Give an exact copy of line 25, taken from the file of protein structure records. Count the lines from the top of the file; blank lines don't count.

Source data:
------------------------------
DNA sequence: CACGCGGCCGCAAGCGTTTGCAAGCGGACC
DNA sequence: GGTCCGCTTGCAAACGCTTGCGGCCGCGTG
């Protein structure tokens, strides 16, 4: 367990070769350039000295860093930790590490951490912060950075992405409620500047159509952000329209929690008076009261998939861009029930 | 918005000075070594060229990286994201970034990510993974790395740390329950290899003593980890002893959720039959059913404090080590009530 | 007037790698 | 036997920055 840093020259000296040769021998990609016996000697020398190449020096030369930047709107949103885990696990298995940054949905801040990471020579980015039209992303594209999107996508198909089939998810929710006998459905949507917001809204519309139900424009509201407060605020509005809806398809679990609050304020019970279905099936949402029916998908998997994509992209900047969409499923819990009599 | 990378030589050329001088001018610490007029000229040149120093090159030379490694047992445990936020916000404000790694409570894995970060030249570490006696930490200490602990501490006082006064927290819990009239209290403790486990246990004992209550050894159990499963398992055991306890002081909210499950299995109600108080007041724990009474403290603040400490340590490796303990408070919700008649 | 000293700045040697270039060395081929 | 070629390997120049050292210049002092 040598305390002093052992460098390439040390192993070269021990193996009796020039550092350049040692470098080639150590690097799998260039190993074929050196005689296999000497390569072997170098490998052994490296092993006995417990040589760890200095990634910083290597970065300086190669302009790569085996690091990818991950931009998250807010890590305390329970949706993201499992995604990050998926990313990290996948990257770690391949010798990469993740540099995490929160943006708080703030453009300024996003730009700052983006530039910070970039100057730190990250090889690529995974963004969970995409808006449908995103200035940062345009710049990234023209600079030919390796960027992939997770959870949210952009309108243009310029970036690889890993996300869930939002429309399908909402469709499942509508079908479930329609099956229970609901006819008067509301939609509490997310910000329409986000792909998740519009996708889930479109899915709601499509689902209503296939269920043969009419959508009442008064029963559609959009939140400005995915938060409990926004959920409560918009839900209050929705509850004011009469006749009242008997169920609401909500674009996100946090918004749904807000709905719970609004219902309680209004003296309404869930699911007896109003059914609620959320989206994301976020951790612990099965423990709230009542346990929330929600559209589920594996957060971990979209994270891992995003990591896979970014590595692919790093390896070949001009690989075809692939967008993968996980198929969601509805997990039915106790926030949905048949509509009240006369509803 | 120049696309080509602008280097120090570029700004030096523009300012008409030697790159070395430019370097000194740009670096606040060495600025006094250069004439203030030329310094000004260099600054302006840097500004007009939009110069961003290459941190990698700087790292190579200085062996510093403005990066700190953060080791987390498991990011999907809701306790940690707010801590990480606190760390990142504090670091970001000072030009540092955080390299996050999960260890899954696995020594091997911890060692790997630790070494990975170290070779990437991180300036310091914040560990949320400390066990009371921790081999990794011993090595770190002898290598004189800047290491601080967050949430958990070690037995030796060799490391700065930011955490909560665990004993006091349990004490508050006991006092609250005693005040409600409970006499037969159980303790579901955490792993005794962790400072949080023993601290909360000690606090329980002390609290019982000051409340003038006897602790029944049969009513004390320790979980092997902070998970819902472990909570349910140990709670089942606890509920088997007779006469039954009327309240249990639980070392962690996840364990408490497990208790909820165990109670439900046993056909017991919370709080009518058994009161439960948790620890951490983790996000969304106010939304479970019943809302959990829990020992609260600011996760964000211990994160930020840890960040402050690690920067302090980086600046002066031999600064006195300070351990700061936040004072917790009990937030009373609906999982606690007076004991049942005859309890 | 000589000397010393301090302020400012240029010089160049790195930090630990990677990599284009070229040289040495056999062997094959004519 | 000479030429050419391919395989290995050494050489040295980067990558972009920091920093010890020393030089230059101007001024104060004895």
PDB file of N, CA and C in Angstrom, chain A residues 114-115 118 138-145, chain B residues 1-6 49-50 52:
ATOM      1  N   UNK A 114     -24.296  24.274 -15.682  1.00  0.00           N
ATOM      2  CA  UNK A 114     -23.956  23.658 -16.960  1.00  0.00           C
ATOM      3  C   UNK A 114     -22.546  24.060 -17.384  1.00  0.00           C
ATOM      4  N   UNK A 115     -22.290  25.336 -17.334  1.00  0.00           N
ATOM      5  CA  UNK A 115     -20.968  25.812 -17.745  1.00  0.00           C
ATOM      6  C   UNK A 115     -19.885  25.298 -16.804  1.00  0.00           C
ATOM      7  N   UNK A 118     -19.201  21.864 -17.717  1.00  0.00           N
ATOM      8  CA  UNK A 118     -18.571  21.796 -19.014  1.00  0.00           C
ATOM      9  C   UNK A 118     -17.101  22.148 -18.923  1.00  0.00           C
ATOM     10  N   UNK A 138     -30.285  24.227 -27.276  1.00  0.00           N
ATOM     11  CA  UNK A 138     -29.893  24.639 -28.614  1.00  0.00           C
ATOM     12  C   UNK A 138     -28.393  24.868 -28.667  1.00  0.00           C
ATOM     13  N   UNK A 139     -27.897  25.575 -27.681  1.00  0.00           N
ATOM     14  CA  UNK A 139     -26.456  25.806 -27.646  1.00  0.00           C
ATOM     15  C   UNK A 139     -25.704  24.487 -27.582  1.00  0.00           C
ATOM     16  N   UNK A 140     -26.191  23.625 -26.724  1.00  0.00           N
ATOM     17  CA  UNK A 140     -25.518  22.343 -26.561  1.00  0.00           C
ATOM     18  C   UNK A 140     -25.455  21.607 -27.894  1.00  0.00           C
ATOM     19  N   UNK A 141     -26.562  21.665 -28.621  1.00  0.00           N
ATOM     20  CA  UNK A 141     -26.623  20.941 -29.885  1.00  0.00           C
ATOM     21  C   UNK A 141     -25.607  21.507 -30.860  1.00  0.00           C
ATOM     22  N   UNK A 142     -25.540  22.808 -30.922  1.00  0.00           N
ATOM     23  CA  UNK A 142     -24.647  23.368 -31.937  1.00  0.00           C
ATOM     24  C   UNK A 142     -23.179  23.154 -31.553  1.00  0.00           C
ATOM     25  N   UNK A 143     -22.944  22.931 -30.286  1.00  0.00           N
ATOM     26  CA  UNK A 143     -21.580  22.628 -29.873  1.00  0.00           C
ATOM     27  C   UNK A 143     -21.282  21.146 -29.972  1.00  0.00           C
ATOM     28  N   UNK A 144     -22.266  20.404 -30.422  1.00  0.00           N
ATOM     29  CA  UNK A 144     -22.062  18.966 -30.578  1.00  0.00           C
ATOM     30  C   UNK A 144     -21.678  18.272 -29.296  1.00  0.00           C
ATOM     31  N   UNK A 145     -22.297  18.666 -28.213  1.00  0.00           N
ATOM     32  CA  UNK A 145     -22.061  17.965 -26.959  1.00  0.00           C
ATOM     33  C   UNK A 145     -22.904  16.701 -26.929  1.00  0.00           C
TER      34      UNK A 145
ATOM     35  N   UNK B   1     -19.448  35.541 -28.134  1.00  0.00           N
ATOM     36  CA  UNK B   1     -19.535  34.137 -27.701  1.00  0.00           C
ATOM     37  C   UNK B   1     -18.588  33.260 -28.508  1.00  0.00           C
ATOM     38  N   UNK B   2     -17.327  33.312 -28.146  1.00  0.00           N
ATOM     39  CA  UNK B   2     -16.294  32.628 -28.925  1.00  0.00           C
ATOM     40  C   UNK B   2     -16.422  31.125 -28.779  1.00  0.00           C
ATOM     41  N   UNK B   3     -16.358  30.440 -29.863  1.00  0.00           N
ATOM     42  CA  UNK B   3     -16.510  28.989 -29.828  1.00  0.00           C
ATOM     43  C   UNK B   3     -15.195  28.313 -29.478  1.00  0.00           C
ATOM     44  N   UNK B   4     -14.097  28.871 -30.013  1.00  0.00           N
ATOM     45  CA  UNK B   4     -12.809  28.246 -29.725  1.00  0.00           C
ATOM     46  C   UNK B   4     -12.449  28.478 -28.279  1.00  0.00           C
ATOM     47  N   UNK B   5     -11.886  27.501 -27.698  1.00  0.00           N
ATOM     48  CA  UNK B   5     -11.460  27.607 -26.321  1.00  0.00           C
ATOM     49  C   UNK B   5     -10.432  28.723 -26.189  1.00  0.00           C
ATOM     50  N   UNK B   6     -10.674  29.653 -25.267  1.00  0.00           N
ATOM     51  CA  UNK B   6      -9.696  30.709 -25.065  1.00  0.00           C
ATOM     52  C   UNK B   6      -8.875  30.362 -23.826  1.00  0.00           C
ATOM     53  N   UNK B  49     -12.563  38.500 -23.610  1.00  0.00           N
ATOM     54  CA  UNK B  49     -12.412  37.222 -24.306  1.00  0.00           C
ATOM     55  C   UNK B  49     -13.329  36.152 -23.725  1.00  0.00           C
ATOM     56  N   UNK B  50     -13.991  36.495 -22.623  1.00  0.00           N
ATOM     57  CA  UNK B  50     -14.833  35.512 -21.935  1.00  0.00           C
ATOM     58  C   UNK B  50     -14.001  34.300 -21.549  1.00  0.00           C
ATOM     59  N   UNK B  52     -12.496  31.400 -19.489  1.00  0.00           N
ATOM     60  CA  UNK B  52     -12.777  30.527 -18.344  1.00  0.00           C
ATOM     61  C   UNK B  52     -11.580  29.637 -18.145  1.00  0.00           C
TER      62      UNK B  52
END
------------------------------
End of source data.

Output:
ATOM     21  C   UNK A 141     -25.607  21.507 -30.860  1.00  0.00           C